Prof. Nick Goddard (University of Manchester) discussed the challenges of the application of label-free (optical) sensors for analysis of real samples in-field where ambient temperature is typically not well controlled. In order to address this issue Prof. Goddard and his team have developed an internally referenced leaky waveguide (LW) sensor; the basic operating principle of LW sensors is different to SPR sensors. The penetration depth of the evanescent field of LW sensors was extended to ~1 µm by an appropriate choice of the waveguide material, which was useful for detection of large analytes such as bacteria and viruses. Prof. Vincent Emery (University of Surrey) discussed the need for rapid and sensitive in-field sensors for detection of pandemic (H1N1) and other disease causing (influenza, HIV I) viruses. Prof Emery and colleagues have developed novel capture coatings which in combination with surface acoustic wave technology have been illustrated to be suitable for detection of some of these viruses with high sensitivity in clinical samples. This biosensor has been engineered to be plugged mobile phones to send alerts.

Professors Seamus Higson (University of Cranfield), Chris Probert (University of Liverpool) and Claire Turner (The Open University) presented examples from their work to highlight that choice of biomarkers for diagnosis of medical conditions is challenging. In addition, there has been an increasing trend towards analysis of an array of biomarkers to obtain clinically significant data. This in turn means that multivariate data is produced, which requires development of powerful multivariate classification algorithms to separate data into groups such as healthy versus diseased, and was the topic of discussion of Professor Conrad Bessant (Queen Mary University of London). Finally, Professor Jeremy G. Frey  (University of Southampton) discussed his work on developing ways of monitoring laboratory environment using a combination of sensor networks, automatically recording the information (metadata) obtained with experimental data and making it available for dissemination.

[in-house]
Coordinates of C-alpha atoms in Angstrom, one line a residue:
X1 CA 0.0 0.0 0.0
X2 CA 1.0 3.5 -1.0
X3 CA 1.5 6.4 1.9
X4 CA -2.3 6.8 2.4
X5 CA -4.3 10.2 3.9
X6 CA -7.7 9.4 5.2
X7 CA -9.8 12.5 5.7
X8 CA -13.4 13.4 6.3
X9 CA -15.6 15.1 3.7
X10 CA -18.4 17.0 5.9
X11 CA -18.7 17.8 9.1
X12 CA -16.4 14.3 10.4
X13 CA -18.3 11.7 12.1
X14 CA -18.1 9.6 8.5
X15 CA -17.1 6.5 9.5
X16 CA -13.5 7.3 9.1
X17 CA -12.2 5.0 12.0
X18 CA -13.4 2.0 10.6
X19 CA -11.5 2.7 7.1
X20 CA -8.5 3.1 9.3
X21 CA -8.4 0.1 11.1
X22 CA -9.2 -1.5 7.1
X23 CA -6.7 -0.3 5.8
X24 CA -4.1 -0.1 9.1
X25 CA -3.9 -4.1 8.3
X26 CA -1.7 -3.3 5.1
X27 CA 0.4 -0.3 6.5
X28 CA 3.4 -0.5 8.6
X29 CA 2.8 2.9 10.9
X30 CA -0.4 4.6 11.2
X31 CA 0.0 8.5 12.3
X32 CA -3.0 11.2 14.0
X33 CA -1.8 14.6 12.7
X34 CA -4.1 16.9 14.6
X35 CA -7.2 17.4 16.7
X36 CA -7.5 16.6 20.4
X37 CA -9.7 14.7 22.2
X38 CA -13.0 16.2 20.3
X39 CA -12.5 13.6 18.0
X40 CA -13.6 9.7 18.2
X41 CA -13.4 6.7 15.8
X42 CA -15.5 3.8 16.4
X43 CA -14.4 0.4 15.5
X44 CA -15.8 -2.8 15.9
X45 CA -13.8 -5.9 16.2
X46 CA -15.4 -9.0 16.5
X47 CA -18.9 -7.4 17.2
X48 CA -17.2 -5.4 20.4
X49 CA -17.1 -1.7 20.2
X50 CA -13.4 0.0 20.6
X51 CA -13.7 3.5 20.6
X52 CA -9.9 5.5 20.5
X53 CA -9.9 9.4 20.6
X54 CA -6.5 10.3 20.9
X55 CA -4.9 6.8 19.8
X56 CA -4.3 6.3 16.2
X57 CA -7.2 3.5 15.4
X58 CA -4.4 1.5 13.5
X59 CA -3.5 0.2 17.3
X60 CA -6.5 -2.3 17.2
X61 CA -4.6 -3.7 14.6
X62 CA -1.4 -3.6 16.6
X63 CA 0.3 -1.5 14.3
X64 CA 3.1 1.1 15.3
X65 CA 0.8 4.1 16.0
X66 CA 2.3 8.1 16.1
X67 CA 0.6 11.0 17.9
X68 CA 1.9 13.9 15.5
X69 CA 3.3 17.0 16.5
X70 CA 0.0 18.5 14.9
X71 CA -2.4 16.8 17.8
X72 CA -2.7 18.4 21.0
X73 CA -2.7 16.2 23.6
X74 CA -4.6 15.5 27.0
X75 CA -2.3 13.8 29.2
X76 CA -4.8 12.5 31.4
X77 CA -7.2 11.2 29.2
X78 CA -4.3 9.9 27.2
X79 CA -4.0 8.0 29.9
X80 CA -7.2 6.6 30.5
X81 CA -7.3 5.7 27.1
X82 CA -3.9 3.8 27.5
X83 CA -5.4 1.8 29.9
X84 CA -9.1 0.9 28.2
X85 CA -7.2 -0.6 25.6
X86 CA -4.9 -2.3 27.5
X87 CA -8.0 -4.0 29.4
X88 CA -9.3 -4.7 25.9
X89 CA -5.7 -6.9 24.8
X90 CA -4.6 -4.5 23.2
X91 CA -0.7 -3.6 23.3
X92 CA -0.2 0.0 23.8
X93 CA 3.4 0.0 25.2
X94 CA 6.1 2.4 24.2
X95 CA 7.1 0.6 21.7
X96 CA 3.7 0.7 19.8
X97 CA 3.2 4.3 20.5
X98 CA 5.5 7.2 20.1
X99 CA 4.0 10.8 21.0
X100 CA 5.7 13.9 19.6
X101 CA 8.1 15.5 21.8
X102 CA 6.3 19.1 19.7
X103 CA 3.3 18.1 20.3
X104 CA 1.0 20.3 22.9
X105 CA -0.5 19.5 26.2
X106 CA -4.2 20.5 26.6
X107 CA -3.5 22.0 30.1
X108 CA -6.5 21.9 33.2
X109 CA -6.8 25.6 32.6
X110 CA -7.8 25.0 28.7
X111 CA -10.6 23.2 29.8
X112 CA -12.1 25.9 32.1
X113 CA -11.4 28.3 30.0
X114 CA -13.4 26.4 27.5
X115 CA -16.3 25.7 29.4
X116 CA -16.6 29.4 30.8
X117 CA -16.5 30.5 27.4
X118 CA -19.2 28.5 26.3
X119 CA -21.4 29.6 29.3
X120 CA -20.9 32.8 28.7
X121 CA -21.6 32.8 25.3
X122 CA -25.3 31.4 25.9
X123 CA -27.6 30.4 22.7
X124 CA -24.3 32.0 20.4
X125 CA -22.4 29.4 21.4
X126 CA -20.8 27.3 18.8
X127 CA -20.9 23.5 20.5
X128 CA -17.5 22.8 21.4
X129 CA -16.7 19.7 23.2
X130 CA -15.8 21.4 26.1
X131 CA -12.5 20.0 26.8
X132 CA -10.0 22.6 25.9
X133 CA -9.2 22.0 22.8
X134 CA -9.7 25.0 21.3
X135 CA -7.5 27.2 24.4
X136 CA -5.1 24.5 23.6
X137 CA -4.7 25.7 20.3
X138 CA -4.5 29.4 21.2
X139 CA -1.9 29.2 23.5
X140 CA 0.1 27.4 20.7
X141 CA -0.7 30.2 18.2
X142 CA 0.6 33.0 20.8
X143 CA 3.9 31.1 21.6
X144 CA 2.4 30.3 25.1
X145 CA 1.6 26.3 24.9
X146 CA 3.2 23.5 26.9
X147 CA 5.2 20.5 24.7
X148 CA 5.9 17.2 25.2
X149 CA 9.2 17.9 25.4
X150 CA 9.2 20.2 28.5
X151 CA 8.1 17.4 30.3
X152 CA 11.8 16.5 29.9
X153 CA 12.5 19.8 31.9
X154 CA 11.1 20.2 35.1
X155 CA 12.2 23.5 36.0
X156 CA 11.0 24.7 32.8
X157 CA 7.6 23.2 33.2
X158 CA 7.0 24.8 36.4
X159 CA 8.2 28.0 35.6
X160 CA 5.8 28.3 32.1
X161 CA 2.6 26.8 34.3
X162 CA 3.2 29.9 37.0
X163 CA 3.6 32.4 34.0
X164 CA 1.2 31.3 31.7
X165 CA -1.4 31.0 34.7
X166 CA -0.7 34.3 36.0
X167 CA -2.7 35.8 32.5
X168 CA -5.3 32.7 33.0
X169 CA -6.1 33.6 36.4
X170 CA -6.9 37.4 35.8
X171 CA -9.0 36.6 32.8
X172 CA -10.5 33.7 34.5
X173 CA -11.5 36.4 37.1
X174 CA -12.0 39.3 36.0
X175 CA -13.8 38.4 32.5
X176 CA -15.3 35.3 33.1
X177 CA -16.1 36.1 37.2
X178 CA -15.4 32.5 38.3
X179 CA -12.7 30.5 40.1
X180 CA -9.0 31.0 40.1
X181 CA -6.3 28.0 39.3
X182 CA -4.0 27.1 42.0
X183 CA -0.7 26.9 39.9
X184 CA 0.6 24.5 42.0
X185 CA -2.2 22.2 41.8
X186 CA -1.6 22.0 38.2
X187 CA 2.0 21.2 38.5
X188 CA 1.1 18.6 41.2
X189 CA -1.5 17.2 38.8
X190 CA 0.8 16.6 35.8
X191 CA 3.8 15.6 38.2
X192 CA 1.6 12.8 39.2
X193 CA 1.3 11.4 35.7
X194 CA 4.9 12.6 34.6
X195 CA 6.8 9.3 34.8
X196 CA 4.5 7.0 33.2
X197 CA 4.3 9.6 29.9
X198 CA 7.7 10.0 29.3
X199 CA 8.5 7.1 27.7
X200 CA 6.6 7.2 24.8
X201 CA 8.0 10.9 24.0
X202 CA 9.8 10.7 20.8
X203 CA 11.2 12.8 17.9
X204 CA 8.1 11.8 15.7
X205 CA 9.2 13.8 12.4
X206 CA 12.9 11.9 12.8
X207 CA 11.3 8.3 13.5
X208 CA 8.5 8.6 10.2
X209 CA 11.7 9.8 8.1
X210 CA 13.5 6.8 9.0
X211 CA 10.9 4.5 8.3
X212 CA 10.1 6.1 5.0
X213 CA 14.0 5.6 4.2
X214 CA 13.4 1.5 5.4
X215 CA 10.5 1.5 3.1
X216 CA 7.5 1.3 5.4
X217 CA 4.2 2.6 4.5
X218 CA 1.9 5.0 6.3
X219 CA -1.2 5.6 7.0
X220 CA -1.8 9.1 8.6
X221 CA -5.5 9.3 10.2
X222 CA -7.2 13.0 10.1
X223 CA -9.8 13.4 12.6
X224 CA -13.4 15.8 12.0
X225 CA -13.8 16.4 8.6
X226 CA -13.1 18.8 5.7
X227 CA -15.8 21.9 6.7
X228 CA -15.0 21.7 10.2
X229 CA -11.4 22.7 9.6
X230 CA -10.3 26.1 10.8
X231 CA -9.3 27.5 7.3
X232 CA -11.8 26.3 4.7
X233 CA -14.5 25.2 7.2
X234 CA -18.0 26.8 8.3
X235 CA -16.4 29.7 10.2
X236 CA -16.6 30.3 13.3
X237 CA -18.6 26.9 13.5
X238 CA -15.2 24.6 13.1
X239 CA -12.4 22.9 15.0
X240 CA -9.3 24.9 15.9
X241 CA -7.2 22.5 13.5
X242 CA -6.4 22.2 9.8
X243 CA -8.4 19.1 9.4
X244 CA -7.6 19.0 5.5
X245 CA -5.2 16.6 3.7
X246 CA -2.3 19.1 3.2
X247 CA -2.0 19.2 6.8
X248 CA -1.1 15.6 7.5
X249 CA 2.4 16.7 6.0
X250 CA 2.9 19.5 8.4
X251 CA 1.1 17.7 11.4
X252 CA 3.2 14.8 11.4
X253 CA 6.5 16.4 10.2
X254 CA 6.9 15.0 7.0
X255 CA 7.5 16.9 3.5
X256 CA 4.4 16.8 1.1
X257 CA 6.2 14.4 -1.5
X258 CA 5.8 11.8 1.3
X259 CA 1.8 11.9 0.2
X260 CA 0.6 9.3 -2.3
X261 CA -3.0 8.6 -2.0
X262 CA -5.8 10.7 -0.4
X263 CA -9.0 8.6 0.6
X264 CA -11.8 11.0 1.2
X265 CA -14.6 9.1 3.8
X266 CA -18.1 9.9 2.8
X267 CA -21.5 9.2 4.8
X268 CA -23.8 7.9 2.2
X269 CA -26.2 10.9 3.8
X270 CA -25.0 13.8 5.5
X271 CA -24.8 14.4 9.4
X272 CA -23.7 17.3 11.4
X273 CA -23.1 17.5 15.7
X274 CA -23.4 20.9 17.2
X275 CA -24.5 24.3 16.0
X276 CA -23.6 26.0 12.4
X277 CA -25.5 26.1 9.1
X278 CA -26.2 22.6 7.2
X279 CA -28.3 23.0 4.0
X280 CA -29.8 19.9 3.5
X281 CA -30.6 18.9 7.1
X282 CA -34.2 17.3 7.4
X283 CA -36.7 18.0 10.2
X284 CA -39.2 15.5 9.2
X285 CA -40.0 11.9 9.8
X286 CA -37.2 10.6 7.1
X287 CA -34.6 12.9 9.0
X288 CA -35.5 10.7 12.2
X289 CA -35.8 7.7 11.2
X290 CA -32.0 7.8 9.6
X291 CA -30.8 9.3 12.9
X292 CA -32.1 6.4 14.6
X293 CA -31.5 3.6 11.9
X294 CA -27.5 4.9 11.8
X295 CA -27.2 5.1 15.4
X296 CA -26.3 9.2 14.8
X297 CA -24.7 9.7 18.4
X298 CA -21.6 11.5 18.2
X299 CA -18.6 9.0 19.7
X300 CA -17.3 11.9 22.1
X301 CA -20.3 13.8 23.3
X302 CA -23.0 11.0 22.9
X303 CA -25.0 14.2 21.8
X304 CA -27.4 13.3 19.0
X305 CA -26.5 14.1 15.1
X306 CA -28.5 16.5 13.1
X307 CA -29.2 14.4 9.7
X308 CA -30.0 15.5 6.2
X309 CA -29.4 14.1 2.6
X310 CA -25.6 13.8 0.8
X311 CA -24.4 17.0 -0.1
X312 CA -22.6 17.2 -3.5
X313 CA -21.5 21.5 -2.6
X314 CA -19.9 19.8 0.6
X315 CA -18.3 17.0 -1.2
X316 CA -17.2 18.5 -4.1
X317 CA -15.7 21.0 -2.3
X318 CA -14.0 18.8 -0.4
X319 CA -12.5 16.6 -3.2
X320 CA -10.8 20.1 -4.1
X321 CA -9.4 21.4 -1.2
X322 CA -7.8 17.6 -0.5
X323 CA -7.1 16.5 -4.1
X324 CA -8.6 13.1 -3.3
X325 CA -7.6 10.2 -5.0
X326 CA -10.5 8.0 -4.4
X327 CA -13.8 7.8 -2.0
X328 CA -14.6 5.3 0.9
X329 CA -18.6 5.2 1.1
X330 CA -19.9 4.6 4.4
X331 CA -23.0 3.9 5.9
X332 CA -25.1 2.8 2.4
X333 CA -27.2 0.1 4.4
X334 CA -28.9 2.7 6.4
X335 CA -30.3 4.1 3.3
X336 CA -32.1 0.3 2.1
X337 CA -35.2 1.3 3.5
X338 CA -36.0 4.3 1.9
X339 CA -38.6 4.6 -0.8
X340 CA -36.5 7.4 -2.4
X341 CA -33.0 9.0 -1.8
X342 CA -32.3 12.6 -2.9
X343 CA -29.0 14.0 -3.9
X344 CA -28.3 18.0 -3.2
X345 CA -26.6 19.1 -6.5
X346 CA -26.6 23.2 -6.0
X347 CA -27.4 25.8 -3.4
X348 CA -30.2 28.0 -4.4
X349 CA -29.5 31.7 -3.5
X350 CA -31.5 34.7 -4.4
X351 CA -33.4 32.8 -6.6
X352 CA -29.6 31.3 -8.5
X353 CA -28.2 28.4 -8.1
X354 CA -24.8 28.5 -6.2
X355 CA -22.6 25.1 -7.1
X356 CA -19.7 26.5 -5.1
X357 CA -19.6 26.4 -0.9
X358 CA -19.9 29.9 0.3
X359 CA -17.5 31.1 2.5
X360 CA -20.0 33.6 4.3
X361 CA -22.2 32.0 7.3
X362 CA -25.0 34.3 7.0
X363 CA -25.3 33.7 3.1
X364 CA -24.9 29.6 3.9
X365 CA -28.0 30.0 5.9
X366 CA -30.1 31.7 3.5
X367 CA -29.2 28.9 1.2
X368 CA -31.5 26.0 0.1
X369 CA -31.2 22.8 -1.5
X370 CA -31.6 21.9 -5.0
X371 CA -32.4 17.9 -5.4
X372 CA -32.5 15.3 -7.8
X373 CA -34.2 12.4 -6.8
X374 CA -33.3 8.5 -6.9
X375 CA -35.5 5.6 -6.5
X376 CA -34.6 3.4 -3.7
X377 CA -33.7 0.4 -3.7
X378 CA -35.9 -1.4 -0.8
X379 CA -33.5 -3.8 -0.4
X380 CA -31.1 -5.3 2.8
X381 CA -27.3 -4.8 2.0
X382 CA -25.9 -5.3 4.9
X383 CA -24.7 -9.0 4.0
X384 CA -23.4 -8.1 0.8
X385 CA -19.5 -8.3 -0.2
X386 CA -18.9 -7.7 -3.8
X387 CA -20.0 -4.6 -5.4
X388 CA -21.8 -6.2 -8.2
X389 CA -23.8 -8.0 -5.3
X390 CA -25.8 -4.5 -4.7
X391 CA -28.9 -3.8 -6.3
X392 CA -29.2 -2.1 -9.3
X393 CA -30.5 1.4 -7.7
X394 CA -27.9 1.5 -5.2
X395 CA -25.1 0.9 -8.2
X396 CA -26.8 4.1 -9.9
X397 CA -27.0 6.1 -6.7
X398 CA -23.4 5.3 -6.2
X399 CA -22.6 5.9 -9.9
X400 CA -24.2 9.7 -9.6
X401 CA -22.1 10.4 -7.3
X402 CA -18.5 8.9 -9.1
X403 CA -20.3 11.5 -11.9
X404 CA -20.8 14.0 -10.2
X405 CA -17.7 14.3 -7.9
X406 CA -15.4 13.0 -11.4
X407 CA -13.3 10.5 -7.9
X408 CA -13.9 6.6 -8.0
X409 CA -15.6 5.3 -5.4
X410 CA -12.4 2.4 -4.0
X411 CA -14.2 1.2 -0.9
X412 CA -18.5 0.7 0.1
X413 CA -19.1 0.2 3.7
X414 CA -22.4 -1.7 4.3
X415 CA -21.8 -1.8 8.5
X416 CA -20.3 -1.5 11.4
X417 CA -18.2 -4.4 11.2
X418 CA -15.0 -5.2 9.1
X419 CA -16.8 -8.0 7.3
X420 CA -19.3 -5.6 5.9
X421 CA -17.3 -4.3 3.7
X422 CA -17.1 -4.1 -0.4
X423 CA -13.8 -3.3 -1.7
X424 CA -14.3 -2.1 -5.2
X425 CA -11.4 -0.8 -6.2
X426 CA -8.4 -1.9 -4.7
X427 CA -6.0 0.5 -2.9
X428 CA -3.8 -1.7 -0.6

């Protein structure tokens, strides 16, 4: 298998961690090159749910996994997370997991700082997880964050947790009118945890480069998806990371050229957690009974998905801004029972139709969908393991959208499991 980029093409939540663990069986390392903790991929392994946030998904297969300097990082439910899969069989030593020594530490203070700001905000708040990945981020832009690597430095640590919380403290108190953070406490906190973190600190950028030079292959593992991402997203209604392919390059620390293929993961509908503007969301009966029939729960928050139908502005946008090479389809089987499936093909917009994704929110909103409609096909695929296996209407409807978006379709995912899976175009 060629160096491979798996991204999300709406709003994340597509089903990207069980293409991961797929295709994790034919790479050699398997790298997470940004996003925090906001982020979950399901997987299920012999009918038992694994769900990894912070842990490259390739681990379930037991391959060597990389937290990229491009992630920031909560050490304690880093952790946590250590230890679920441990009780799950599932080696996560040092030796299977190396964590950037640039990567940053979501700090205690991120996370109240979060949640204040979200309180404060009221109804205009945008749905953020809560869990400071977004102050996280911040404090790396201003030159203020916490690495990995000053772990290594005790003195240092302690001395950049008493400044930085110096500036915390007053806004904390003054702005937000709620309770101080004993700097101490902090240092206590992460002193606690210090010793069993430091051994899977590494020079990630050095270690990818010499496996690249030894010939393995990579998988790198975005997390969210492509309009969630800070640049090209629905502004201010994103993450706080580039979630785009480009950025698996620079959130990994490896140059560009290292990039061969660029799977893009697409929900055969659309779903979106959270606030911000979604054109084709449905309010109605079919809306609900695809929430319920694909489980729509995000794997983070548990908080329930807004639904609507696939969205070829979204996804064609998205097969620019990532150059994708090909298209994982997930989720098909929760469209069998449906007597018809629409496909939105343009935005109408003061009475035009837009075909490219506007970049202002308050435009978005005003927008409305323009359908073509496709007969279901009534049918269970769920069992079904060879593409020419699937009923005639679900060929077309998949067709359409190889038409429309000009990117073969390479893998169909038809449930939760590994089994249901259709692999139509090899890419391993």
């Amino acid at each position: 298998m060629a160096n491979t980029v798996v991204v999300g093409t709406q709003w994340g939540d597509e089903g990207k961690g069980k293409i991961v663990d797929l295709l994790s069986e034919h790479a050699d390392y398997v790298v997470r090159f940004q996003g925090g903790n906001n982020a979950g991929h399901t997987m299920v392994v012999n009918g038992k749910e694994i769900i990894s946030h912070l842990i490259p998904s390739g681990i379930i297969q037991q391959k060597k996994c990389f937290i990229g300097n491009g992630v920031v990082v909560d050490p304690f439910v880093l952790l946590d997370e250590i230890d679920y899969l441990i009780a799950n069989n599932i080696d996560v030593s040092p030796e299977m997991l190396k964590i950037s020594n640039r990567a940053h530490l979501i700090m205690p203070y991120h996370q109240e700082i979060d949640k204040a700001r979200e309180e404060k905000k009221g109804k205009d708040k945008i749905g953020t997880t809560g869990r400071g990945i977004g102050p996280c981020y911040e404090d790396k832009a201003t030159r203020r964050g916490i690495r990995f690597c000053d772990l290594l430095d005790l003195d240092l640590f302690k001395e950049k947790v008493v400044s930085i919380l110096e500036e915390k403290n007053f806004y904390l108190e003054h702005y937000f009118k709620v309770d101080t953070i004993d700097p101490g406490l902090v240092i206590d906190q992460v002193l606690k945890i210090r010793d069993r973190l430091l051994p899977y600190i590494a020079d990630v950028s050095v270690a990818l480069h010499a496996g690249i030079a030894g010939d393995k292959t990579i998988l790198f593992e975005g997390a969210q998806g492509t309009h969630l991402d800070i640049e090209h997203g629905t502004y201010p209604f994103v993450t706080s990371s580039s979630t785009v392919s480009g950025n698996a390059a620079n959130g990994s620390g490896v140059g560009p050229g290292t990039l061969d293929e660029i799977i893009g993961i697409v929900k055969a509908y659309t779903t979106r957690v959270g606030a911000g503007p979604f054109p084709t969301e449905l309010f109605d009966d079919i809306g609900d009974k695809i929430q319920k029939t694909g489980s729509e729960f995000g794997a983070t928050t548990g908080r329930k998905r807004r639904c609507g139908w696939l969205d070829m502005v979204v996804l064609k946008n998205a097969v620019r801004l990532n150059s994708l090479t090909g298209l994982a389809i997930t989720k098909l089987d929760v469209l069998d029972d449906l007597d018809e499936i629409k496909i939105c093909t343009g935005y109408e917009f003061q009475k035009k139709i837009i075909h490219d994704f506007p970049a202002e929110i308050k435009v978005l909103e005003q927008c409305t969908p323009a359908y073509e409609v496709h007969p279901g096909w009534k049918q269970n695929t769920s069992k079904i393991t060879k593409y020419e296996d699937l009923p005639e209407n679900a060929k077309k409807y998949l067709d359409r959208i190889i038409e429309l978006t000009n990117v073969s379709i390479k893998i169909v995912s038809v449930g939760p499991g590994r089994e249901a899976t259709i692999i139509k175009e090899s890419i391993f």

There were five posters, which were focused on optical (FRET, refractive index), quartz crystal microbalance, conductivity and electrochemical biosensors, and their applications in detection of explosives, anaerobic reactors and monitoring of public health.

In summary, the meeting was an excellent opportunity to become aware of exciting scientific developments in bioanalytical sensing technologies and identify challenging new areas, for example in disease diagnosis by odour and the detection of new viral strains, and also provided excellent opportunities for future research collaborations and exploitation of novel technologies.

 

 


Meetings3

Forthcoming AAMG Meetings


Sensors 2016

Wearable Smart Sensors & Technologies

21 June 2016
at the R S C, London

Details available
.



Monitoring Ambient Air 2016

12/13 Dec 2016
at the R S C, London